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I guess I just like liking things

I'll never forget you because I can't fully remove the sticker residue from these used movies I bought

I’ll never forget you because I can’t fully remove the sticker residue from these used movies I bought

For five summers I traveled with a singing and drama group representing the college I attended. We generally had appearances every day except Mondays and Saturdays, with Mondays being our official “day off” (Saturdays were for traveling). We were in Canada on one particular Monday and the ladies in the group were off doing “high tea” on an island at somewhere fancy. We had voted to let them use the entertainment fund for this, so there wasn’t much else for the guys to do. I suggested we pool some of our personal money and rent a system and some games for the day, so we nipped off to the local Blockbuster to see what was what.

It wasn’t an option the whole time Blockbuster was in business, but for a time your account was a “nationwide” account, so if you were registered, you could rent from any Blockbuster without creating a new account at each store. Since Canada is so nice, they let Blockbuster include them in the nationwide plan, and I was able to rent a Sega Saturn and a couple of games with no trouble at all (I don’t remember what games). The next day, we returned the stuff and went on our way to the next concert.

And now, 14+ years later, Blockbuster is out of business. They had a good run, but technology bested them (as it does many things), and they couldn’t adapt. They were a shared cultural experience most of us had, and it’s a little strange that we won’t feel its absence much. We’ve got Netflix now, and Redbox, and Amazon Instant, and Xbox Video, and Hulu, and bittorrent (if you’re nasty), and however many other things. We can dial stuff up on our phones during our commute, if we don’t mind not having any battery left for the day. We’ve got movies all over the place.

None of that really captures that feel, though, of walking up and down the aisles and asking the teenager behind the counter “what’s good” as if they somehow had special knowledge just because they worked there. Now we ask the Internet and it answers “Everything is good” and “Nothing is good” at the same time about everything, so really, the Internet is a surly Blockbuster employee, another way Blockbuster will live on. We can flip through Netflix’s offerings, stopping every so often to read descriptions, and sometimes just the act of flipping through satisfies our entertainment needs for the evening and we run out of time to watch two hours of something, so we just put on the next episode of Scrubs again, but it’s fine, we can watch a movie some other day. We’ve got all these options, see, so it’ll be fine.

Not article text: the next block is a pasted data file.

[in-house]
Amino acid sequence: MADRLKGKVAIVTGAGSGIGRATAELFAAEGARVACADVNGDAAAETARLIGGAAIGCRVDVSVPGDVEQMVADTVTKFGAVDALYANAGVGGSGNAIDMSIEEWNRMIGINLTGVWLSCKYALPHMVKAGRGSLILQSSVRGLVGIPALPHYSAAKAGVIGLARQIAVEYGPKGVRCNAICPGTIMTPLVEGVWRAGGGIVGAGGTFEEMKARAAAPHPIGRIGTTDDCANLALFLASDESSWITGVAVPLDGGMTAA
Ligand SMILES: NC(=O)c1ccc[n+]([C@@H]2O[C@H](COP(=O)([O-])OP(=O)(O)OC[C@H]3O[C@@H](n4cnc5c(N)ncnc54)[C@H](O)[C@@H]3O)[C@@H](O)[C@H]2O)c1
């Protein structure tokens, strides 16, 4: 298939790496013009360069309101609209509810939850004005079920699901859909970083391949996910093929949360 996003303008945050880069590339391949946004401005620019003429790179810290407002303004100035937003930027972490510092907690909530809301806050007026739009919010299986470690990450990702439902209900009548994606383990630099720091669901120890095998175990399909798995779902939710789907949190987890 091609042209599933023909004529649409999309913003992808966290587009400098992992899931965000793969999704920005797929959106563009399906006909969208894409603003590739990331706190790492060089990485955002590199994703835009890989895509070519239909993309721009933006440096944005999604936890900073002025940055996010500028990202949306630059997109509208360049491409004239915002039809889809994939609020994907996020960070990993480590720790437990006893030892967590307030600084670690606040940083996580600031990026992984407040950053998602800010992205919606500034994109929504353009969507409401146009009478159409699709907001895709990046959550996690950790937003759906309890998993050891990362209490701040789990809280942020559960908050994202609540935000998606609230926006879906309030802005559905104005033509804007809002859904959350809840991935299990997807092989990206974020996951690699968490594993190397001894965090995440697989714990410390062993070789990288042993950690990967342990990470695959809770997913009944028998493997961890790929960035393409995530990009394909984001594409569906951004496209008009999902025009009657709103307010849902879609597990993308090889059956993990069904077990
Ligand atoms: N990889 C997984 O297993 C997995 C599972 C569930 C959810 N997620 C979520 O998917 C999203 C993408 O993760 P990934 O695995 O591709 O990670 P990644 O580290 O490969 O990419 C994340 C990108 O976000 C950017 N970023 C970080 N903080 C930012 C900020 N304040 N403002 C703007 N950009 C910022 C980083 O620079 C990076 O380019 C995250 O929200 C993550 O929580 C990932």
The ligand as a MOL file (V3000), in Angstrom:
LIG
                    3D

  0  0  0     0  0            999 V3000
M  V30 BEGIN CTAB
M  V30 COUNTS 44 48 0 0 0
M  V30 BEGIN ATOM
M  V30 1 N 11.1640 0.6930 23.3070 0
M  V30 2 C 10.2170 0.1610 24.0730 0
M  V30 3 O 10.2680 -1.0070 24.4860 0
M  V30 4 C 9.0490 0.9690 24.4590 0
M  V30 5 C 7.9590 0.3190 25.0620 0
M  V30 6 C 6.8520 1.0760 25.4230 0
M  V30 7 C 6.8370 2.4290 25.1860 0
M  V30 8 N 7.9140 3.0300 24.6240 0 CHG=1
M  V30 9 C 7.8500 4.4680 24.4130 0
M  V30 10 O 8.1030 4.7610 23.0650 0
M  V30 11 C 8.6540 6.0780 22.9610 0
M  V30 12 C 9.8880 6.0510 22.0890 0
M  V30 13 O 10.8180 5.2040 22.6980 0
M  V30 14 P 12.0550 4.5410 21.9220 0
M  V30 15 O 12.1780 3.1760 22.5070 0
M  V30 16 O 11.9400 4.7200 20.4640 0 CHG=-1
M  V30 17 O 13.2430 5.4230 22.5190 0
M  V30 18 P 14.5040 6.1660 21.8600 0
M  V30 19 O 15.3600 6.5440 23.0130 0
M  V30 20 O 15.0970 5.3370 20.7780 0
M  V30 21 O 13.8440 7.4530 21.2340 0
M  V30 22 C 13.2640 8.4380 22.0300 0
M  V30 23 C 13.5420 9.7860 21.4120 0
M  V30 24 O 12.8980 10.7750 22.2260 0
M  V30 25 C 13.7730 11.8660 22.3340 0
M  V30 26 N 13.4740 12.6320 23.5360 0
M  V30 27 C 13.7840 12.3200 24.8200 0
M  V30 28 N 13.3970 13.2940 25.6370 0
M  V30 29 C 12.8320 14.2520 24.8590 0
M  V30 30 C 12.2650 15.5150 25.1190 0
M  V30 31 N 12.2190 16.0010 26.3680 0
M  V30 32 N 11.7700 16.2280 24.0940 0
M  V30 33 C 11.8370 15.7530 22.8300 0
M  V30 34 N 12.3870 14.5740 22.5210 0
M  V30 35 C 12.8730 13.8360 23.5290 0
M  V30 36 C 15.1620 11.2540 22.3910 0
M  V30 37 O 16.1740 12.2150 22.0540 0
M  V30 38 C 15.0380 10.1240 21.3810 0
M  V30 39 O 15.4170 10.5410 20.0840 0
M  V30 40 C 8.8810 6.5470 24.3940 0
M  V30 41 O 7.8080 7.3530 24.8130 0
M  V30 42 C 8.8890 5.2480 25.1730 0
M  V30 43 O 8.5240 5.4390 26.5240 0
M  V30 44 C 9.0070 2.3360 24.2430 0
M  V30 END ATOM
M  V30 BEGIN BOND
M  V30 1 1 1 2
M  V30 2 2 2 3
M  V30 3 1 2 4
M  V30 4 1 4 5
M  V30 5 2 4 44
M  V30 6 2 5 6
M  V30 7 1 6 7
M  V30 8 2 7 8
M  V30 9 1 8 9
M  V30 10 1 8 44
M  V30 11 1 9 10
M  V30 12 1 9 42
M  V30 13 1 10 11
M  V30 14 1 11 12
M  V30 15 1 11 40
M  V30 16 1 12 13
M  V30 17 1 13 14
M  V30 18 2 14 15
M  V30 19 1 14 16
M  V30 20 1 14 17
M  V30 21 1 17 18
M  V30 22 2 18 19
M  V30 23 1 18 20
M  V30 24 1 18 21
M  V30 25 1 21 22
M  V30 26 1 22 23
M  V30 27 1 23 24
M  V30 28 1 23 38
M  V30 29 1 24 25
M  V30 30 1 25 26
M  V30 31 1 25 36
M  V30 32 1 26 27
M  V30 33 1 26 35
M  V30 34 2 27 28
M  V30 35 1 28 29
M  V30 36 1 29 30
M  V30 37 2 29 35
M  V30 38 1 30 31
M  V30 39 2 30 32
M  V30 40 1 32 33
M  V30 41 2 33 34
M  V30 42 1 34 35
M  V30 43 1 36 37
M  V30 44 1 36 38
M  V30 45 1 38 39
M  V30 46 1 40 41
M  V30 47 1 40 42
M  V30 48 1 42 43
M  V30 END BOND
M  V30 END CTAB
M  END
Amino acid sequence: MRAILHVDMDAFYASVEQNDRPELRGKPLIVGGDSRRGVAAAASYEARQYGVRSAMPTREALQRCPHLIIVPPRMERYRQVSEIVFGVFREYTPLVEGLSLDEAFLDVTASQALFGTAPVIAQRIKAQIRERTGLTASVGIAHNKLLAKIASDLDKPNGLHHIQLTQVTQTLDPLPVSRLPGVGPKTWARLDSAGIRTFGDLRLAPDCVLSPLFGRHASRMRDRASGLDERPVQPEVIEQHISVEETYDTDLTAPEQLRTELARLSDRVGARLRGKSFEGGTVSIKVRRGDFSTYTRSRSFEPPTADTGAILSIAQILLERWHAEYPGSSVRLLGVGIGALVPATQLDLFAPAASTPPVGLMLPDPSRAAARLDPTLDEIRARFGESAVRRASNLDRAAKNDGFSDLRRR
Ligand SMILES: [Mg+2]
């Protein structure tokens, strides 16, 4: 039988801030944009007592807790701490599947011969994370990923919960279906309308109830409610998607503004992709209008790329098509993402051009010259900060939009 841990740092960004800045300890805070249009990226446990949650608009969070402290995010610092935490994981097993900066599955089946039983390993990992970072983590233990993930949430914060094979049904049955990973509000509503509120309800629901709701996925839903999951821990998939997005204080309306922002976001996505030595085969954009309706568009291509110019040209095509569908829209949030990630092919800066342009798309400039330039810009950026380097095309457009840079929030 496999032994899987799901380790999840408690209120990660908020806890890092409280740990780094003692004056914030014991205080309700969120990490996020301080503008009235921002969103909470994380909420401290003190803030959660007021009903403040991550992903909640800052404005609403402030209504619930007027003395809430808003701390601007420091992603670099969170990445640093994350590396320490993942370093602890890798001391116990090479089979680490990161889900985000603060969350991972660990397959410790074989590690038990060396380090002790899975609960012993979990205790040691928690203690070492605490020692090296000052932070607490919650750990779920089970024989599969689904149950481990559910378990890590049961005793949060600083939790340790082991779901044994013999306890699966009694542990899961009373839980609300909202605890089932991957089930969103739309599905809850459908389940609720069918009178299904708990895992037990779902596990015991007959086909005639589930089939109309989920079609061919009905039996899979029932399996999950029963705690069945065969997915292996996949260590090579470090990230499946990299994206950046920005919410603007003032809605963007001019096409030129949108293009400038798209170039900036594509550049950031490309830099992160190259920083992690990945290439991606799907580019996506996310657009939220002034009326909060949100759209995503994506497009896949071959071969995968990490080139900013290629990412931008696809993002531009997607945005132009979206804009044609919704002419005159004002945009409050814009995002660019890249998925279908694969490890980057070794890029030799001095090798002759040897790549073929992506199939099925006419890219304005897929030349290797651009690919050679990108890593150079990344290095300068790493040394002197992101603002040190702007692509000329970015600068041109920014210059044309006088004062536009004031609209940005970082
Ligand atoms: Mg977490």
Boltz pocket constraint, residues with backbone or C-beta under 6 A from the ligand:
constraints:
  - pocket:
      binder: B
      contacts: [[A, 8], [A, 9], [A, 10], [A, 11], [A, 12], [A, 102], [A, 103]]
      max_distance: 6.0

But it’s kind of like McDonald’s a little, I think.  I like going to McDonald’s. I’m there once a week or so. But a McDonald’s hamburger isn’t near as good as something my wife makes. (Please note: I am not being sexist here, I just have a wife who not only loves to cook, she’s wonderful at it. If you want me to make you something you’re getting Kraft Mac and Cheese, a frozen pizza, or some cookies.) If my wife tells me ahead of time that she’s making something awesome, I’m not going to get home after work and say, “Let’s just go to McDonald’s.” If I was headed to Blockbuster, I was going to get something with the intent to watch it that night. If I didn’t watch it that night, not only have I wasted my time, I’ve wasted the money to rent it. The monthly fee for Netflix means I might or I might not. The $1.20 for a Redbox movie doesn’t represent a firm commitment, either. But, man, that $3 at Blockbuster better not got to waste!

Please don’t take this to mean I think too many choices and too much availability is a bad thing – I think it’s way better! I just know that Blockbuster served a specific purpose and it did its job pretty well for being an unstoppable behemoth for a while. There are still smaller video rental places (like this one!) and I hope there always will be. The people running smaller stores are the ones passionate about movies – it’s their life, after all, not just their profession. Ask these folk for suggestions and you’re way more likely to get worthwhile ones. Just, you know, don’t pester them.

So I’ve kind of lost my way here. It started as a “memories of Blockbuster” and then turned into “Blockbuster did some good” mixed with “but they also did some bad” and now it’s a “make sure to support your local video place.” I think I’ll just say “Goodbye, Blockbuster” and end with some modified Shakespeare:

I come to bury Blockbuster, not to praise him.

The evil that men do lives after them;

The good is oft interred with their bones;

So let it be with Blockbuster.

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